Cambrian fossils from China are believed to be the ancestors of modern jellyfish


Researchers fromYunnan University and theOxford university I recently conducted a study on fossilized Cambrian skeletons found in China. According to the first observations, the specimens appear as skeletal tubes. Trace the evolutionary history of these The first exoskeletons It proved difficult for scientists, but they did come to some conclusions.

The named fossil has been found Gangtuconia aspera to live around 514 million years ago At a time when some marine mollusks did not yet have a solid structure. Paleontologists were able to locate soft tissues including the animal’s gut and palate. They deduced that it was a file Ancient species of jellyfish.

Guangsu Zhang, a graduate student at Yunnan University, is the lead author of the research. The results of the study have been published in the journal Proceedings of the Royal Society b.

Scientists are trying to dismiss the identity of Gangtoucunia aspera

Paleontologists point out that the state of preservation of the fossils was so perfect that they were even able to distinguish between internal organs the animals. Additional observations also reveal that the mouths of the specimens were located in a ring of tentacles 5.8 mm long. It was the intestines of these animals Bag shape consisting of one hole.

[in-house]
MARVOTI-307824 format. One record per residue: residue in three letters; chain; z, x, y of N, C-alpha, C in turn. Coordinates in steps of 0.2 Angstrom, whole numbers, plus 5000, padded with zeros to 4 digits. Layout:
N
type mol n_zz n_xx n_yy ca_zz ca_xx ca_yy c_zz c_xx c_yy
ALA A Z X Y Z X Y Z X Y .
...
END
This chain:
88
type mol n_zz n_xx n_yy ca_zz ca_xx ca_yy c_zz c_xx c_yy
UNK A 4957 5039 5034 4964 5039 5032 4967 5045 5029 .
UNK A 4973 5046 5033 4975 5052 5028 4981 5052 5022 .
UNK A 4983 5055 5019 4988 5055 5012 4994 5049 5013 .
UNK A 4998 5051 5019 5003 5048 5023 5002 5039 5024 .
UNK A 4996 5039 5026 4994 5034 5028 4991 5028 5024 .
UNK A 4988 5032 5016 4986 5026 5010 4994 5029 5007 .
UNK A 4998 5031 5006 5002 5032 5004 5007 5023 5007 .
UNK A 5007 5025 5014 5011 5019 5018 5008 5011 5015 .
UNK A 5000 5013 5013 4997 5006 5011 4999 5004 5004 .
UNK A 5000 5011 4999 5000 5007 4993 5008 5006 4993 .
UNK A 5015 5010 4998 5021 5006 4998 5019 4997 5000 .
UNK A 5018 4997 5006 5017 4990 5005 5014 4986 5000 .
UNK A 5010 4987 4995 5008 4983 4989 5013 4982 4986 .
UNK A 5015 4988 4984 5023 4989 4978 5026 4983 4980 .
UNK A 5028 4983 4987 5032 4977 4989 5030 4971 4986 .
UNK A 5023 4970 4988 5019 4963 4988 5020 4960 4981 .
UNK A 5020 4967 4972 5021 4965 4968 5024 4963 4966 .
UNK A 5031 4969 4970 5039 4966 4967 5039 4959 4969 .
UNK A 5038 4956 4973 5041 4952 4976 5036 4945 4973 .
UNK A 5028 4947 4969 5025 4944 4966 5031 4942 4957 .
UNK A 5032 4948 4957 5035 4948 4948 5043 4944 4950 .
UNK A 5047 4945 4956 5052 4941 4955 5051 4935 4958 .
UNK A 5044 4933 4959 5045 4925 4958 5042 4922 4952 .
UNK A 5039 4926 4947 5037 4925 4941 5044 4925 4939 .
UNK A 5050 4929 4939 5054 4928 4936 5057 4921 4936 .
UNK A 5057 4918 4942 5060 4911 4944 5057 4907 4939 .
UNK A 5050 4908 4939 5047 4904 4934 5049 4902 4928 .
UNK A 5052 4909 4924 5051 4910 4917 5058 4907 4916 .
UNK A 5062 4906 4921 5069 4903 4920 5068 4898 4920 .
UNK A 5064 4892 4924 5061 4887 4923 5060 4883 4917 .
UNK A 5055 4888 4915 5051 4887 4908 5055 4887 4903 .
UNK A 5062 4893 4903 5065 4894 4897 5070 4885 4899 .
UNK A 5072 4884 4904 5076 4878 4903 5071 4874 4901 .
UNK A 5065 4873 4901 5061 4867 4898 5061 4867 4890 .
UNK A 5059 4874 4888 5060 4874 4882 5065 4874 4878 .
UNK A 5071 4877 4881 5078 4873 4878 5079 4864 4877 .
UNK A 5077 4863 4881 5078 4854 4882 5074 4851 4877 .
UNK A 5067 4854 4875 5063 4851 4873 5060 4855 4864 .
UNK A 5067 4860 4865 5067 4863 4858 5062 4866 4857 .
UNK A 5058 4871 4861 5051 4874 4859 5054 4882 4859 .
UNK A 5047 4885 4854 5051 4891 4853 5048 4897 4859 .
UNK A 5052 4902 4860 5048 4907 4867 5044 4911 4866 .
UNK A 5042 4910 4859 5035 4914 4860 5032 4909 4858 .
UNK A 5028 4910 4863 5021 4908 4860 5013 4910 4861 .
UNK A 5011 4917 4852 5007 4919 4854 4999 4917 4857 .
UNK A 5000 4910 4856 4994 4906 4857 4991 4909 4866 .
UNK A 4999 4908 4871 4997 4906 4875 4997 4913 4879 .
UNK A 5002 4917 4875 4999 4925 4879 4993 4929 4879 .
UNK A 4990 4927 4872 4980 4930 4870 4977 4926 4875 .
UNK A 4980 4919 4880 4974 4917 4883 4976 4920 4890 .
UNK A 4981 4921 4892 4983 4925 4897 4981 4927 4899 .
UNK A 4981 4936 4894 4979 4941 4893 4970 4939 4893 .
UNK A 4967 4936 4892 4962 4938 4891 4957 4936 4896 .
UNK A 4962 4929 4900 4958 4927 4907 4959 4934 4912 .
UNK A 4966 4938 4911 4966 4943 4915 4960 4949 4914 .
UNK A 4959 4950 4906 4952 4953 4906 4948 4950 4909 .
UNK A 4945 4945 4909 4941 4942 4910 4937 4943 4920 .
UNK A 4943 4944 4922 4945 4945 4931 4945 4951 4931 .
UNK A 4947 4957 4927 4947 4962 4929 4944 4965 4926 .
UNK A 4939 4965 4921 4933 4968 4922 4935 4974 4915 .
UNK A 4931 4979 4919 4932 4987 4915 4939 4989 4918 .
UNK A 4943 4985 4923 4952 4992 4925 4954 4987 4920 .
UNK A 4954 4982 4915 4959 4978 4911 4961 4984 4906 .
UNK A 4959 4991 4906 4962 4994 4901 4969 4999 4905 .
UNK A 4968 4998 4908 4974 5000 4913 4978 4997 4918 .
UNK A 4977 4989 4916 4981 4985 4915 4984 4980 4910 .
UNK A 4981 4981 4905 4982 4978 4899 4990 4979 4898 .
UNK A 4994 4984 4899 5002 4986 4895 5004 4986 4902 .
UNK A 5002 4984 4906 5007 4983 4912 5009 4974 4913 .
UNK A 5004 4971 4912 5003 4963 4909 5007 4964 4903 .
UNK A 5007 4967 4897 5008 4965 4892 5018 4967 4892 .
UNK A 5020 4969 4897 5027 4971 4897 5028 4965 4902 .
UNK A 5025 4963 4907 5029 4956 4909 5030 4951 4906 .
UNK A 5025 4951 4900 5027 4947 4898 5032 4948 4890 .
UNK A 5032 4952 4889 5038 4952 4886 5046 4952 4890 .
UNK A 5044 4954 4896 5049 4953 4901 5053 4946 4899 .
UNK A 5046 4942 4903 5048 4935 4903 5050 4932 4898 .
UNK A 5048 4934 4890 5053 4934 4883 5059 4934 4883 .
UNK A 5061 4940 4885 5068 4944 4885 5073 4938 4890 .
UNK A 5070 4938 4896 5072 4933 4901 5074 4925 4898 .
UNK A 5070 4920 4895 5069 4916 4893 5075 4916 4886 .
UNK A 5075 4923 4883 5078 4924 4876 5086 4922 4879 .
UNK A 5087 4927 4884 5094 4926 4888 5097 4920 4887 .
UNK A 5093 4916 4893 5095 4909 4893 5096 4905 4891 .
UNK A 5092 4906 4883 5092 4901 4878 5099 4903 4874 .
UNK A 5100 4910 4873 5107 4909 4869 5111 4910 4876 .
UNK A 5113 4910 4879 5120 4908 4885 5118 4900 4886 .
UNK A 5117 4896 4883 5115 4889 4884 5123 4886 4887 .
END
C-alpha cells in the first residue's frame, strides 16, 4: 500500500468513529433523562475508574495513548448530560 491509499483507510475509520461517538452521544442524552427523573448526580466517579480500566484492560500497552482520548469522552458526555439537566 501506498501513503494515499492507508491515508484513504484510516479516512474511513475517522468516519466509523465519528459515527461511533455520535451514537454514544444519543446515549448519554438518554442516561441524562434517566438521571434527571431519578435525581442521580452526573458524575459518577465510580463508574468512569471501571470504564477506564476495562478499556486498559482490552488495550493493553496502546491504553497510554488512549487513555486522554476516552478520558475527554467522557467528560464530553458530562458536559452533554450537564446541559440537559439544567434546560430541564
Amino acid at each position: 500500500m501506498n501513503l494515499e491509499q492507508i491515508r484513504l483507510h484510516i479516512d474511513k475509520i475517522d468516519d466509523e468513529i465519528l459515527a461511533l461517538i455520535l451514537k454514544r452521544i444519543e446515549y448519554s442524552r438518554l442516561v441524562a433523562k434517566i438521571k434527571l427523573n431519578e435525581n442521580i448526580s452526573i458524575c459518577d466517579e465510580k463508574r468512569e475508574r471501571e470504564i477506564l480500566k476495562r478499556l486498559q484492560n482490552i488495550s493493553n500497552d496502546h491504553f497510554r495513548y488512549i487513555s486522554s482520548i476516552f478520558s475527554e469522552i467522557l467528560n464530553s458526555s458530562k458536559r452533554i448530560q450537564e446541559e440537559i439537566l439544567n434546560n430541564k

The The mouth and anus were separated by vertebrae. Based on all this information, scientists have concluded that Gangtuconia aspera will belong to Cnidaria division. This type includes animals such as Modern jellyfish, corals and sea anemones. Thus, they disproved the ancient theory that the creature was an annelid.

According to the researchers, G. aspera It may have inhabited ancient oceans By attaching its tube to other individuals of its kind or moving creatures such as trilobites. To survive, the animal would have fed in the manner of modern jellyfish polyps.

Do traces of Gangtokonia aspera still survive today?

According to experts, the Scyphozoa are the only species of jellyfish that continue to form exoskeletons, but other cnidarians, such as corals, They retain their skeleton into adulthood. It should be noted that the formulations emanating from today’s manufacturers come from calcium carbonate, while G. aspera Instead calcium phosphate is used.

Therefore, scientists assumed that the environment Before the current era, it was rich in phosphorous. However, cnidarian genetics could have a critical role in this change.

One possible reason is that the pre-modern environment was rich in phosphorous. »

Guangsu Zhang, a graduate student at Yunnan University

Source: life



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